Every rock tells a story
Field based STEM facilitators are often heard saying ‘every rock tells a story’ but few stories can match the one told by the humble rock.
It tells one of the most dramatic stories in the history of the world! – explaining the death of more than half of all life on earth including the extinction of the dinosaurs.
Deep sea conglomerate
Deep-sea sediments usually consist of very fine-grained muds, but this conglomerate is found sandwiched between such muds and contains well-rounded pebbles, normally associated with beach deposits.
This conglomerate is found at Manurewa Point on the Tora coastline – southeast Wairarapa. Its presence, sandwiched between deep-sea muds remained a mystery for geoscientists for a long time.
It is believed that a massive asteroid hit the earth in what is today the Gulf of Mexico. The asteroid was pulverised by the impact resulting in a thick blanket of dust in the atmosphere – blocking out the Sun.
In addition, the impact caused a mega-tsunami that travelled across the Pacific and was at least 10 metres high when it reached New Zealand.
When the tsunami reached New Zealand, it would have flooded vast areas of land and when the water rushed back into the sea as a massive volume of water, it picked up everything in its path, including beach sediments containing well-rounded pebbles.
Some of these were deposited in the deep ocean on top of existing fine muds. Over time the pebbly layer was covered with more deep-sea fine-grained muds – sandwiching the conglomerate between mudstones.
K-T boundary aka the K-Pg boundary
Geological time has been divided into sections of time called Periods. The transition from one Period to the next usually marks a significant geological event.
One geological period that is well known is the Jurassic Period – largely because of the popularity of the film Jurassic Park. Less well known is the Cretaceous Period that followed the Jurassic. Both time Periods are significant because dinosaurs ruled the earth during those times.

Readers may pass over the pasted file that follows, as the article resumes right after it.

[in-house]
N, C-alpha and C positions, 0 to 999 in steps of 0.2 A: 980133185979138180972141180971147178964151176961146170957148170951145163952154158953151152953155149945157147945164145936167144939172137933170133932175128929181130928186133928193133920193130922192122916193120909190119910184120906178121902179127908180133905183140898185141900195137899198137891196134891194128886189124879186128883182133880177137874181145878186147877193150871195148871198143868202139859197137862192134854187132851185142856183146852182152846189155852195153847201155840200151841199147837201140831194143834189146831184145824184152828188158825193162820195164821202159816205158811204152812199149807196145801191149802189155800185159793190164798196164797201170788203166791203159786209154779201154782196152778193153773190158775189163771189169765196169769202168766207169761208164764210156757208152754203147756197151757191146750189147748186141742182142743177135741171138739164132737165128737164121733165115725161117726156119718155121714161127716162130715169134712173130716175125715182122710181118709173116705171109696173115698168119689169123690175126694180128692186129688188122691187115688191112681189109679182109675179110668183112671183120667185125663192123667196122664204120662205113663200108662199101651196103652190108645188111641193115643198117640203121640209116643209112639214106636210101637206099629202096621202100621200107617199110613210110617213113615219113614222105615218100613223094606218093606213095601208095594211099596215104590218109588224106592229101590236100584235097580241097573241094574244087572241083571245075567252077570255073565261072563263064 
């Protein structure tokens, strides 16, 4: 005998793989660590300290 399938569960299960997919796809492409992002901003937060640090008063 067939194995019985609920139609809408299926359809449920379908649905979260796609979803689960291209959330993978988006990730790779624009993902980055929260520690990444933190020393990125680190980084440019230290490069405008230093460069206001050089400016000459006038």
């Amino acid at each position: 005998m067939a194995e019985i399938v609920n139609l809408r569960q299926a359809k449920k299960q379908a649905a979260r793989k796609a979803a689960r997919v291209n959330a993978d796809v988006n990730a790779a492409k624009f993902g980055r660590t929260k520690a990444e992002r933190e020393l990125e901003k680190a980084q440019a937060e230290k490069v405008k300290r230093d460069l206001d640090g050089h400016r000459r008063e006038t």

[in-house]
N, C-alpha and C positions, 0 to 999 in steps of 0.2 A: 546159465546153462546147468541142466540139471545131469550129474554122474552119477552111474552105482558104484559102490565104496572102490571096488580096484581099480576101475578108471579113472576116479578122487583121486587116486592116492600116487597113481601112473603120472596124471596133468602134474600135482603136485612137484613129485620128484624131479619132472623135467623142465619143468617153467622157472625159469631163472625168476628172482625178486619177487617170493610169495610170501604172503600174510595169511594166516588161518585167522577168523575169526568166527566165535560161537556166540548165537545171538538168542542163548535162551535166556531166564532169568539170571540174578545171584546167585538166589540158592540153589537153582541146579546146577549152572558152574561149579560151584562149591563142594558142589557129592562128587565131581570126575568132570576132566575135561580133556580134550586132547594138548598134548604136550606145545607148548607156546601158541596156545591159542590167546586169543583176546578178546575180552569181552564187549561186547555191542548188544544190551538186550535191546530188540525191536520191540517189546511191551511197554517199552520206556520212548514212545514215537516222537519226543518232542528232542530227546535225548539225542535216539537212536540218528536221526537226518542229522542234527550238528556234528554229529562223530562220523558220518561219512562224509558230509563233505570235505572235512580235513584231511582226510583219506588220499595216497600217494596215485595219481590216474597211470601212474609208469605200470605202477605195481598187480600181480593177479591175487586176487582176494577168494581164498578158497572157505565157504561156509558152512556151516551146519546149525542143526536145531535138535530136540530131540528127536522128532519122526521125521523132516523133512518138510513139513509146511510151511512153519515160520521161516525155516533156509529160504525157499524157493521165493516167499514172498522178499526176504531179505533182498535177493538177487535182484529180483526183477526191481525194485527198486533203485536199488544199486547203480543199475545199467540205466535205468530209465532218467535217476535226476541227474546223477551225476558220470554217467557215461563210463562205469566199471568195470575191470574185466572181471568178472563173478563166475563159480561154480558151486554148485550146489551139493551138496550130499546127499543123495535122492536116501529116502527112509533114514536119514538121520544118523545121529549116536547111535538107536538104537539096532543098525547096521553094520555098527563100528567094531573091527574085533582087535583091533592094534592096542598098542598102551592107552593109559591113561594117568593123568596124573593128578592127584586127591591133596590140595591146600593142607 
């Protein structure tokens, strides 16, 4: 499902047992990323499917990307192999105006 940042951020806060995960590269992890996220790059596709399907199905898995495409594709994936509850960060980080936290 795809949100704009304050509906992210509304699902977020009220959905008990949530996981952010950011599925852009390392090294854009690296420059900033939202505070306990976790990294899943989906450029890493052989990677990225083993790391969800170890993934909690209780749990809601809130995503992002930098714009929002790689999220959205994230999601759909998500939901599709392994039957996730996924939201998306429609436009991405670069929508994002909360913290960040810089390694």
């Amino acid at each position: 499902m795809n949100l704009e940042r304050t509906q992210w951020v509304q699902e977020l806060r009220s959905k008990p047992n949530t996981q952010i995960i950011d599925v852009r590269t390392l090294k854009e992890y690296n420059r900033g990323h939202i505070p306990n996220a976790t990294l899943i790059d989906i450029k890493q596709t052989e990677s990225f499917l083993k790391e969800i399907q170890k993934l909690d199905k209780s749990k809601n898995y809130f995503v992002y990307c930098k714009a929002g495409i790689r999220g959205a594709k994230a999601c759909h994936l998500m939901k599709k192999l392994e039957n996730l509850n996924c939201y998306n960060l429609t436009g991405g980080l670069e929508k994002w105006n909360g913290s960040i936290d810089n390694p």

The Cretaceous Period began around 145 million years ago and came to an abrupt end approximately 66 million years ago. The name is derived from the Latin creta, “chalk“, which is abundant in the latter half of the period. It is usually abbreviated K, for its German translation Kreide.
The picture here shows the Cretaceous period was followed by the Palaeogene and Neogene – these are collectively known as the Tertiary Period.
The K-T boundary marks the transition from Cretaceous to Tertiary. It also marks the time when more than half of life on earth was wiped out and when the dinosaurs became extinct (except for birds).
As mentioned earlier, the K-T boundary is marked by a pebbly (conglomerate) layer on the Tora coast, but in most parts of the world, the K-T boundary can only be determined by chemical analysis.
Iridium is rare in the Earth’s crust, but abundant in asteroids. For this reason most geoscientists now believe that the mass extinctions were the result of a massive asteroid colliding with earth around 66 million years ago.